For the major networks, the event will be a far cry from conventions when thousands of journalists flooded a host city and news outlets invested millions of dollars in building high-gloss sets and mobile control rooms. And with the kickoff a week away, some key details have yet to be hammered out.

Biden is scheduled to accept the nomination Thursday, the convention’s final night, near his home in Delaware. But the exact location, and the form and fashion in which he will speak, have yet to be announced, including whether the address will take place outdoors.

Plans for the Republican National Convention, taking place a week later, are even more uncertain, to the consternation of network executives scrambling to plan coverage for an event that is typically months in the making.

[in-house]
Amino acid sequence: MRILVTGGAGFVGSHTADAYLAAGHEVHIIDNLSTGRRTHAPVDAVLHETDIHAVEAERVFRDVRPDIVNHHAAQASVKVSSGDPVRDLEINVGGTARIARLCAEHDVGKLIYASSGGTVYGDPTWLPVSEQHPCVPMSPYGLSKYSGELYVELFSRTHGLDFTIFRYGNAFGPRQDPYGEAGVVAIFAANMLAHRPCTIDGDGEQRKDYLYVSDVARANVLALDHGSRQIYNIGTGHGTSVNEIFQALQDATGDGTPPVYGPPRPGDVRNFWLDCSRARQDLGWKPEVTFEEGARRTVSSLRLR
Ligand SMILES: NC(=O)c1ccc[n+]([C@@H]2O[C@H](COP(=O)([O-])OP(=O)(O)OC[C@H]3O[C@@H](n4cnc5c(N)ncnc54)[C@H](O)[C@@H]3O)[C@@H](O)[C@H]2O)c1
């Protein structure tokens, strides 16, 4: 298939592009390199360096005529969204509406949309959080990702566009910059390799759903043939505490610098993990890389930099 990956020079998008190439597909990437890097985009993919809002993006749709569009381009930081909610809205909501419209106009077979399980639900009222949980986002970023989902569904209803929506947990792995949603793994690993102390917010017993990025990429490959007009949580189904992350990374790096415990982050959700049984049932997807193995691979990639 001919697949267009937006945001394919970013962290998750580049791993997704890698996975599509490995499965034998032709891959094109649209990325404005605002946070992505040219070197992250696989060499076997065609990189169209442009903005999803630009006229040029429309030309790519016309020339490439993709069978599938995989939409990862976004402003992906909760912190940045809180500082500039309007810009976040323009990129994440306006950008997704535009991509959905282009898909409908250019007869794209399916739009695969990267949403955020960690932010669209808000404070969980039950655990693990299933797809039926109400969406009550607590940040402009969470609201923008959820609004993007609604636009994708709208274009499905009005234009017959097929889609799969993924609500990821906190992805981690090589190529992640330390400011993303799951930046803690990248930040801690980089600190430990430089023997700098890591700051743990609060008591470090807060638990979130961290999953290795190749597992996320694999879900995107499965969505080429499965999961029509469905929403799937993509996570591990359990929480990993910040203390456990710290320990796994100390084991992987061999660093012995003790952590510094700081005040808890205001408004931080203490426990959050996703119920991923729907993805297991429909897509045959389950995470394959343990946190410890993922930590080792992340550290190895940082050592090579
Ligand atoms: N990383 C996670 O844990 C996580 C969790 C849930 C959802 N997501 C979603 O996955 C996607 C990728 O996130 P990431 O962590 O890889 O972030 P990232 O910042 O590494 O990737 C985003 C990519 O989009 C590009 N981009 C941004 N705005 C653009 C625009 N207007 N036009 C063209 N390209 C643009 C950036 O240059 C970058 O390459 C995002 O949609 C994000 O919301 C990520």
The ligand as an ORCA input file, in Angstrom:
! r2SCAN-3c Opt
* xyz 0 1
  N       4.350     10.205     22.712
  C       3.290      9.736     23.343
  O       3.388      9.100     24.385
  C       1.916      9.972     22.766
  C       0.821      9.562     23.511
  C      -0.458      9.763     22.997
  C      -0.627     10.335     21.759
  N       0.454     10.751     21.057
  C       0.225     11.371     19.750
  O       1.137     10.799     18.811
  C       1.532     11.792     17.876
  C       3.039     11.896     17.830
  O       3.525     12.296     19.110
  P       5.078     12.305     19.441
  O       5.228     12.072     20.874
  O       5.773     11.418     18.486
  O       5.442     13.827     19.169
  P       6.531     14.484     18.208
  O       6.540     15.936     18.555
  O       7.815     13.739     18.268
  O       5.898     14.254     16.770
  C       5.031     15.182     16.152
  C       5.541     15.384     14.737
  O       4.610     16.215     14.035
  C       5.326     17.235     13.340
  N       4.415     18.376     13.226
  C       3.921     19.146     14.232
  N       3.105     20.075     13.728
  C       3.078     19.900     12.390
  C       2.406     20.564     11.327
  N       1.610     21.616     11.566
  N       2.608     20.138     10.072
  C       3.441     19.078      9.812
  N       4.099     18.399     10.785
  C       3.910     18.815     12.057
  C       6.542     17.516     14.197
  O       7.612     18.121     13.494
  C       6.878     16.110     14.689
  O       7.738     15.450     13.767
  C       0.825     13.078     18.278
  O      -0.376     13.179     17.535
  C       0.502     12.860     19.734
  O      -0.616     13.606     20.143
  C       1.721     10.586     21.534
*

Trump abandoned Charlotte, North Carolina, for Jacksonville, Florida, only to reverse course because of the coronavirus. On Monday, he said he was deciding between an acceptance speech at the White House or the battlefield at Gettysburg, although aides say the president is leaning toward staying in Washington.

Either way, the convention is expected to be a family affair. The president’s children, including Donald Jr., Eric and Ivanka Trump, are likely to be featured prime-time speakers. The first lady, Melania Trump, is also expected to speak, along with Vice President Mike Pence, according to several Republican officials involved in the planning.

Rudy Giuliani, the president’s lawyer, who delivered a memorable fire-and-brimstone stemwinder at the 2016 convention, is not expected to be featured in prime time, officials said.